When the Pandavas were in exile, at that time, Narada muni approached their hideout and had discussion with Yudhishtira about Dharma.
Can someone briefly explain what that discussion was?
The discussion between Narada and Yudhistira occurs in the Tirtha-Yatra Parva a section of Vana Parva in Mahabharata.
Yudhistira asks about the merit attached to sacred pilgrimage and Narada recounts a conversation between Bhishma and Sage Pulastya.
"Bhishma said, '[...] But, O thou foremost of virtuous persons, if I have deserved thy favour, I will tell thee my doubts and it behoveth thee to dispel them, O holy one, I have some religious doubts in respect of tirthas. Speak of those to me in detail, I desire to hear thee. [...]"
"Pulastya said, 'O son, listen with attention. I will tell thee of the merit which attacheth to tirthas and which constituth the refuge of the Rishis.
What follows is a detailed account of all the sacred pilgrimage spots in Bharata Varsha. Bhishma visits these on Sage Pulastya's order and acquires merit.
"Narada continued, 'Having cheerfully spoken thus, the illustrious Rishi Pulastya, well-pleased, bidding Bhishma farewell, disappeared there and then. And Bhishma also, O tiger among men, well understanding the true import of the Shastras, wandered over the world at the command of Pulastya. Thus, O thou blessed one, did Bhishma end at Prayaga his highly meritorious journey to the tirthas capable of destroying all sins.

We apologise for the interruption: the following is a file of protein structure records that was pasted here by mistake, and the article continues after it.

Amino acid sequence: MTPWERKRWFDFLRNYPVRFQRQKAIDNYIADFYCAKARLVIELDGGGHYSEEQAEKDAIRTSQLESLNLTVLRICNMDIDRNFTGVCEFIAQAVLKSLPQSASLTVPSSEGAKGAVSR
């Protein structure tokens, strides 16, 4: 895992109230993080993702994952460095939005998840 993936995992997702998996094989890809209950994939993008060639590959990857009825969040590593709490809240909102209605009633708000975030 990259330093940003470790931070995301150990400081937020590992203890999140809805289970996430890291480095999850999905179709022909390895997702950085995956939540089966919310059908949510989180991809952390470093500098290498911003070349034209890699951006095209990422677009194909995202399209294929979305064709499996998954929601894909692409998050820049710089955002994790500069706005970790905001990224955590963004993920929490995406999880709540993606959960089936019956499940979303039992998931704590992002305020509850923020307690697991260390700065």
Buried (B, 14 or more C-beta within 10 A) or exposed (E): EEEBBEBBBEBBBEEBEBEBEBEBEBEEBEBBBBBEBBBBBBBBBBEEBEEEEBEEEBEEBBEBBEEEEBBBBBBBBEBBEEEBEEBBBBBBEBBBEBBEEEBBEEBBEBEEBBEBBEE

The narration concludes with Narada telling Yudhistira to meet Sage Lomasa and perform tirtha yatra with other ascetics to acquire the same merit.
Thou wilt, O son of Pritha, obtain merit consisting of the eight attributes, even like that which Bhishma, the foremost of the Kurus, had obtained of yore. And as thou wilt lead these ascetics to those tirthas, thy merit will be much greater.
With these, O mighty king, do thou meet by visiting these tirthas. And, O illustrious monarch, a great Rishi of immeasurable energy, Lomasa by name, will come to thee. Do thou follow him, and me, and by turns visit these tirthas, O thou virtuous one! By this, thou wilt acquire great fame.
Vaisampayana continued, "O great king, having comforted the monarch thus, the illustrious Rishi Narada, bidding farewell to the king, disappeared there and then. And the virtuous Yudhishthira, reflecting upon the subject, began to recite unto the ascetics the merit attaching to tirthas!"